“Making a cross-cultural contemporary political theatre for the young”
Eliot Moleba

This is an article published in the ASSITEJ Magazine 2017, which was distributed during the CRADLE OF CREATIVITY: The 19th ASSITEJ World Congress and International Theatre Festival for Children and Young People.

To read the article, visit: ASSITEJ Magazine 2017


“Marikana youth: (re)telling stories of ourselves and our place”


Prior to and immediately following 1994, South African youth literature has largely focused on atypical groups, especially young people’s participation in political protest and violence (Marks 2001; Ntsebeza 1993; Seekings 1993; Straker 1992; Van Kessel 2000). The challenge for new research is to grapple more broadly with the question of how young people construct ordinary lives and identities amid the changing and transforming socio-cultural, economic and political landscape. As such, this study aimed to focus on the ordinary, quotidian narratives of youth in an extraordinary place of Marikana, where the massacre of striking mineworkers took place in 2012. Face-to-face, individual interviews were conducted with 8 participants (aged between 19 and 31 years) living in Marikana, including people who were born in or had migrated to Marikana. Both structural and thematic analyses were used to analyse the transcribed texts. The structural analysis was used to examine how poverty plays a role in the form of stories told. The thematic analysis focused on the content of the narratives, drawing linkages across participants’ stories to understand how they make meaning of events and experiences in their lives. The themes identified were organised as follows: Marikana (nostalgia about the place of Marikana, and belonging to the place of Marikana), childhood in Marikana and elsewhere (growing up in Marikana, and growing up elsewhere), families and their structure (single-parent headed and transnational families, (grand)mothers as pillars of family, and (inter)generational absence/presence of fathers), education (lack of funds for schooling), and possibilities for the future (dreams and futures deferred, and fantasies of escape). The findings indicate that the trauma and violence of the Marikana Massacre was remarkably marginal in their narratives. Instead, participants stressed poverty as a systemic problem that is far more pervasive in how they (re)produce(d) their stories. This core finding reveals poverty as a perpetual structural violence, a repeated state of trauma that is inflicted on their lives and reflected in their stories. Further findings show that many biological fathers are absent in the lives of their children, mostly due to migration or death. Consequently, sons follow in their fathers’ footsteps, leaving their new families behind (some becoming transnational parents). This produces a prevalent intergenerational absence of fathers in Marikana. As a result, mothers and grandmothers are the main breadwinners and emotional pillars of the family.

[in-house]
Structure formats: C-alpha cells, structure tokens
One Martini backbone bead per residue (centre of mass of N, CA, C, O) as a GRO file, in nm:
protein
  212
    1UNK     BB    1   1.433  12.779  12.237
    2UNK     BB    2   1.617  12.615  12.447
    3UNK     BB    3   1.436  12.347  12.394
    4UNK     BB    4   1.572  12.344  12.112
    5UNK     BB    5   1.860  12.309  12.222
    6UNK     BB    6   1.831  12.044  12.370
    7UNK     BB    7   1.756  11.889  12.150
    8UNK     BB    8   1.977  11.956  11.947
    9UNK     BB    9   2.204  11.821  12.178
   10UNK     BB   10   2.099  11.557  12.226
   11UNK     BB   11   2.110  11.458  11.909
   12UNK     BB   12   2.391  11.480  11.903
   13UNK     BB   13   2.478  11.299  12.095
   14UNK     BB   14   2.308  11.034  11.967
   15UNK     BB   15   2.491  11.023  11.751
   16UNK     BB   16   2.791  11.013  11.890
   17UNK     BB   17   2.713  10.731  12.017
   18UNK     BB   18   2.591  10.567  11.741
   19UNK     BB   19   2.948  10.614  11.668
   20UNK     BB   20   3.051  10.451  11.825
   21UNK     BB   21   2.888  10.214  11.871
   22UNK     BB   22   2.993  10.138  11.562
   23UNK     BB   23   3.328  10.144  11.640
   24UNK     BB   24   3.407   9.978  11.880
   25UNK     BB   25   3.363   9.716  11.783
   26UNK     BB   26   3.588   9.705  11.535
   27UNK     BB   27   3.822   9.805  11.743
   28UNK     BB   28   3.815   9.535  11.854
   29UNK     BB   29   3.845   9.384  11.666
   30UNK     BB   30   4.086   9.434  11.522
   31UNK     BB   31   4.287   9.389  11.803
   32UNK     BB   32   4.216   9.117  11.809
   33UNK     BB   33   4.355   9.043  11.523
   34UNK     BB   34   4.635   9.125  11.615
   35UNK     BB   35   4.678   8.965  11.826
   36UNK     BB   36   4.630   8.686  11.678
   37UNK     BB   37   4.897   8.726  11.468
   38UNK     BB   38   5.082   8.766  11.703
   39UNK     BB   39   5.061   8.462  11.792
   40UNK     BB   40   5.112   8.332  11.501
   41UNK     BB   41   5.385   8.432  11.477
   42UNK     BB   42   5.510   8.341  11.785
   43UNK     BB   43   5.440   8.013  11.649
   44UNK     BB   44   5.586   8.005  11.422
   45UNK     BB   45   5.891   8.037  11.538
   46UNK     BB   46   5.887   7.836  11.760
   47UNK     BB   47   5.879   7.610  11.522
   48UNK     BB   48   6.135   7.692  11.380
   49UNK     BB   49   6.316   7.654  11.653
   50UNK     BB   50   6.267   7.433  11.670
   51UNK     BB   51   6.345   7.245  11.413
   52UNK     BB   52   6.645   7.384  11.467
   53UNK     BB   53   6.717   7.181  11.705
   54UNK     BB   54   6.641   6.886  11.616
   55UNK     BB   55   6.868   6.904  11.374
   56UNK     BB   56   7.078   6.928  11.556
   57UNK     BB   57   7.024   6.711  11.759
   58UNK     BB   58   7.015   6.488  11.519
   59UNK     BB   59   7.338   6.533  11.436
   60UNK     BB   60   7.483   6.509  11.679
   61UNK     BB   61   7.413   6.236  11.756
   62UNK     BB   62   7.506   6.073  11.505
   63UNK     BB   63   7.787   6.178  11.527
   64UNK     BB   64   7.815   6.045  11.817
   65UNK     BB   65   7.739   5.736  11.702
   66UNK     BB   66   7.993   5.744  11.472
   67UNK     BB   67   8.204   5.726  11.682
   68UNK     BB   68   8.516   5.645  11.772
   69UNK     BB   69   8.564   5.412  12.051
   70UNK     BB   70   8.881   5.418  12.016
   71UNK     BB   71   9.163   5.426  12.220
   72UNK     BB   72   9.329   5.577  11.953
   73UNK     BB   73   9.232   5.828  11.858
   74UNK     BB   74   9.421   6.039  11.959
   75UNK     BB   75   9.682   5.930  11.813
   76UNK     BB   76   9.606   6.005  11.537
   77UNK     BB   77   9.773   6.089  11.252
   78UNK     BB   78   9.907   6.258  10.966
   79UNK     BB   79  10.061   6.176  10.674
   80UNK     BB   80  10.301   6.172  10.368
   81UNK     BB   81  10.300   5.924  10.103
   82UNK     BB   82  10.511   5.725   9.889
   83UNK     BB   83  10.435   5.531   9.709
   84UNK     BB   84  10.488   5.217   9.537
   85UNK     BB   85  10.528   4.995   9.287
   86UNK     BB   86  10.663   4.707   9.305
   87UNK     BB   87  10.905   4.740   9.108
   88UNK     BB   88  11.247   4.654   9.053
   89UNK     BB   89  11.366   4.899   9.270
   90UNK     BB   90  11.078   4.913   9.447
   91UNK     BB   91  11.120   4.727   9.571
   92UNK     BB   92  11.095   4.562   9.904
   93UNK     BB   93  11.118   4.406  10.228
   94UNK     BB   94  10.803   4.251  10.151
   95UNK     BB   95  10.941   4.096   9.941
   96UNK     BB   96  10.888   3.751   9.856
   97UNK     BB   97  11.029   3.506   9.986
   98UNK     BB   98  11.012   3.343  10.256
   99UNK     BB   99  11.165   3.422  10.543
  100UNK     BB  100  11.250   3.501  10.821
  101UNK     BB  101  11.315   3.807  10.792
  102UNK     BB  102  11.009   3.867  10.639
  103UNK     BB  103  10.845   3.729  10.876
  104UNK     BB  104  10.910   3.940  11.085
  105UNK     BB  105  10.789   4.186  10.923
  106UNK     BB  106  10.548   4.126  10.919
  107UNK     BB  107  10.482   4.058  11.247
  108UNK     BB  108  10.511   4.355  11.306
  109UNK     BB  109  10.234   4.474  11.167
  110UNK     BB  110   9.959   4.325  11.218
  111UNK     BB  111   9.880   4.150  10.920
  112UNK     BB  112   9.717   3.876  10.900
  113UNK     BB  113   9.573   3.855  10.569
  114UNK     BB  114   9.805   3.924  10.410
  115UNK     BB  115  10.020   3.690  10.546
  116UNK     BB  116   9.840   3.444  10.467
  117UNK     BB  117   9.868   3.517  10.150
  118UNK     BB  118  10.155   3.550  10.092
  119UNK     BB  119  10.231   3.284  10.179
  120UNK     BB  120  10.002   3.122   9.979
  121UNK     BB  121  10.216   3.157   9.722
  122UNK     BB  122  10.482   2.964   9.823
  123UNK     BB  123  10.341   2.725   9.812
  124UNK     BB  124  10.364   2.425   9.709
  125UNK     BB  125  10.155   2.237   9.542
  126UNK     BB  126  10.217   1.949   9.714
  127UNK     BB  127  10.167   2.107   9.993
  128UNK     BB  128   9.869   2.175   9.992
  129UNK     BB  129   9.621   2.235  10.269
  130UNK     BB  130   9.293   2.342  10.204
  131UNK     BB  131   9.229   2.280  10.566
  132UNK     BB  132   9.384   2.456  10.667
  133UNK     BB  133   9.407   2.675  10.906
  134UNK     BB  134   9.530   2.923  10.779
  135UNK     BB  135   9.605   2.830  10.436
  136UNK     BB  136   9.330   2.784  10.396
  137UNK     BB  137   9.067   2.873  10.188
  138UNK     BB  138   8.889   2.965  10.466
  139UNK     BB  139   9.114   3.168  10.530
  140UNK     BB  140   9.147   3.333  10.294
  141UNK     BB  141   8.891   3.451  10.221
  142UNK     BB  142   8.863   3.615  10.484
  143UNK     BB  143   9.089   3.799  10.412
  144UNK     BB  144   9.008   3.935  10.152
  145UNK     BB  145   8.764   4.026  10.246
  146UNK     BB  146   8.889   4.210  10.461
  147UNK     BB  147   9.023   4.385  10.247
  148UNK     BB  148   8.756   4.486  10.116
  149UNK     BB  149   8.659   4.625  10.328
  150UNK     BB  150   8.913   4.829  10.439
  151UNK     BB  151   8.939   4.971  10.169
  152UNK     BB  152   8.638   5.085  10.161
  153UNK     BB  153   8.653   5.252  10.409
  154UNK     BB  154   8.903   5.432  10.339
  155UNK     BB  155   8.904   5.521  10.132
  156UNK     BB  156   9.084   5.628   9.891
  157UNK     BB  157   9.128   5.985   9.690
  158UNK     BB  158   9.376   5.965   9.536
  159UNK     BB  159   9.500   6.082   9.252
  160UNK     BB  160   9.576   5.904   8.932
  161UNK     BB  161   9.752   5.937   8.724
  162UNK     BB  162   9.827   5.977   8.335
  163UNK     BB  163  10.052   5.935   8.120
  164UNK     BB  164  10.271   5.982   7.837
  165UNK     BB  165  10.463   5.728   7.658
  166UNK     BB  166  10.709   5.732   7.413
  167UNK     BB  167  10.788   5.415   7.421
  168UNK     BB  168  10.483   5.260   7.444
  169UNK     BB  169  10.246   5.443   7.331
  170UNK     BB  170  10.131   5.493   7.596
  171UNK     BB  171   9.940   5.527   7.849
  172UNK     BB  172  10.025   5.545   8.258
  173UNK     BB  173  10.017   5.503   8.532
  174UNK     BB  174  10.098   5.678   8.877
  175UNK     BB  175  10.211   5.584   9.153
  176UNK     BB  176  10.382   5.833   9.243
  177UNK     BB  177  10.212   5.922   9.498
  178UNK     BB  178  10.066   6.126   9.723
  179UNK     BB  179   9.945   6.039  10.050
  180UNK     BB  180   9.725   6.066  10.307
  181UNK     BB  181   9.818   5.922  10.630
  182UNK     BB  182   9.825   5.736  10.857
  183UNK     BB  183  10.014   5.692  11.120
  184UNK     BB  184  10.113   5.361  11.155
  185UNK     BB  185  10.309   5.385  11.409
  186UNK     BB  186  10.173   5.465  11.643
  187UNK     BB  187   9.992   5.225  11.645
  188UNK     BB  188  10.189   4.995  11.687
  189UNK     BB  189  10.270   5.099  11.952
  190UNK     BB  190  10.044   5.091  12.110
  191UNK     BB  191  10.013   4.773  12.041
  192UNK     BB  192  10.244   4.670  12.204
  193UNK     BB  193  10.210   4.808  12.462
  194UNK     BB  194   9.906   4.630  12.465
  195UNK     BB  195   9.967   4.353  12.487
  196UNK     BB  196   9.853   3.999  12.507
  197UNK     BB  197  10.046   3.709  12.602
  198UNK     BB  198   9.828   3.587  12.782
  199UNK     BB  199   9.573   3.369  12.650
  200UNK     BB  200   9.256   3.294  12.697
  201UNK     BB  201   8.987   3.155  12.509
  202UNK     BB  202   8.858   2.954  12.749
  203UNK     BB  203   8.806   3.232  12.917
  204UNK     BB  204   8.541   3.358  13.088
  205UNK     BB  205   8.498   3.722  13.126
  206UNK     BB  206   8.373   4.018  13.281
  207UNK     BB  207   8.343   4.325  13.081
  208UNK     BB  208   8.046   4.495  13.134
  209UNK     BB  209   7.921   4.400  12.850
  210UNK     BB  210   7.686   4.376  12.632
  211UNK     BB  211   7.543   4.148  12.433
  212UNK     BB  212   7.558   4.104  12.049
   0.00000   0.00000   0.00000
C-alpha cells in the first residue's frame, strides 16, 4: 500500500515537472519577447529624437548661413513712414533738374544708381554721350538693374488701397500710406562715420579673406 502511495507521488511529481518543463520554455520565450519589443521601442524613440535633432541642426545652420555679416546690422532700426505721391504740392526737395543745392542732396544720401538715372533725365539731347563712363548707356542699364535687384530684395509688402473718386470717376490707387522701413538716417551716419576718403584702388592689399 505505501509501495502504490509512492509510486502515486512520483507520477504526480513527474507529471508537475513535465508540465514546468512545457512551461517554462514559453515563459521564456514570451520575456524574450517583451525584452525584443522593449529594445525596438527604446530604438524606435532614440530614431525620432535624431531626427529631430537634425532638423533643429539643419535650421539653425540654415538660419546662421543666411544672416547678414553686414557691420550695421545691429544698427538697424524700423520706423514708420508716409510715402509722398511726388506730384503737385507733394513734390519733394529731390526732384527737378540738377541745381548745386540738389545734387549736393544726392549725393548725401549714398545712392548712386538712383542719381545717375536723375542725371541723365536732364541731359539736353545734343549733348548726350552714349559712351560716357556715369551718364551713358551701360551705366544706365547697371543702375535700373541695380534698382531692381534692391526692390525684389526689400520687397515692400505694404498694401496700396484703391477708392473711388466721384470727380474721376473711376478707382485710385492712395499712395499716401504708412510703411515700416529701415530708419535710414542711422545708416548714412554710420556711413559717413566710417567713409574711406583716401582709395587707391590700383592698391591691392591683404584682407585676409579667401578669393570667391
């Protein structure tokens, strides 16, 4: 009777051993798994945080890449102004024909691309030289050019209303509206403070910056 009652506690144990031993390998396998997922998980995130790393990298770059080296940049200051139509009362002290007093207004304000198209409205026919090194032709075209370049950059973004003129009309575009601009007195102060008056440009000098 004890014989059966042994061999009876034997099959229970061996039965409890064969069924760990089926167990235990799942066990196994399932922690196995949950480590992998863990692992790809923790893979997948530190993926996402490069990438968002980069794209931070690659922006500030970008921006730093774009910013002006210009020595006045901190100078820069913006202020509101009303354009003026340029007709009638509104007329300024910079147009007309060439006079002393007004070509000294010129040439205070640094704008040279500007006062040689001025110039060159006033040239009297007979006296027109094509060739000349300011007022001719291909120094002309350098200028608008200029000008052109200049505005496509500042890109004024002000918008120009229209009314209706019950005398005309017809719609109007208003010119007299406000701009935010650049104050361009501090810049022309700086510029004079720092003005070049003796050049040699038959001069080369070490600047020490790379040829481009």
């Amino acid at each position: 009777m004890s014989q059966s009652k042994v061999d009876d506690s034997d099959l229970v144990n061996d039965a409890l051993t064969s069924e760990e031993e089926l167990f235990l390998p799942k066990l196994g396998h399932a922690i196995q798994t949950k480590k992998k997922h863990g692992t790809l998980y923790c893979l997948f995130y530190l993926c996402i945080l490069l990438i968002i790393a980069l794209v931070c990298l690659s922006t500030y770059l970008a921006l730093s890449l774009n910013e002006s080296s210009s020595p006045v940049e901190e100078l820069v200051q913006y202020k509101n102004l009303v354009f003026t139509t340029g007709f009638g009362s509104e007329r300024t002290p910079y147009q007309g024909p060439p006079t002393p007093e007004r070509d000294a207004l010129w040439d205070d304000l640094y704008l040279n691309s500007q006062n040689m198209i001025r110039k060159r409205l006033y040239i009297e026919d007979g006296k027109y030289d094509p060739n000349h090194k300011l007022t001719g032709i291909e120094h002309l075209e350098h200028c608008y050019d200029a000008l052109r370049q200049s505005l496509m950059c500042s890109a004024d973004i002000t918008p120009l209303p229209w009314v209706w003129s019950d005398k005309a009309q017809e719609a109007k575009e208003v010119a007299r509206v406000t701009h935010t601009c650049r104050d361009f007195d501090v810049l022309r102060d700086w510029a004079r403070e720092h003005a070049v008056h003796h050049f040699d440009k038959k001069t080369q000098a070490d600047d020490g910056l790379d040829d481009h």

To read the paper, visit: Wits University


Histories of migration, transformation, and xenophobia in shaping the new South Africa

All books are collective endeavours, this collection perhaps more than most. Although we, as editors, conceptualised the book and shepherded its production, few of the words within these covers are our own. In contemporary urban studies, cities are often described as co-productions: the result of interactions among officials and residents; developers, and global economic and even meteorological forces. While weather played a minimal role, this text is undeniably the result of many hands and voices. Without the narrators who told their stories and the writers who captured them, it would not exist. Only their dedication and diversity – linguistic, legal, national, class, professional, etc. – allowed us to compile these stories. Despite the books’ undeniable shortcomings and silences, we must not underestimate the importance of sharing these accounts. For those narrators who chose to use pseudonyms, we hope that you will find satisfaction in seeing your distinctive voice and experiences reflected here.

I was a contributing author/researcher in this new book edited by LOREN B LANDAU & TANYA PAMPALONE.

For my contribution look out for a title called: A Bed of His Own Blood: Nombuyiselo Ntlane.

Buy book here:



Theatre For Change

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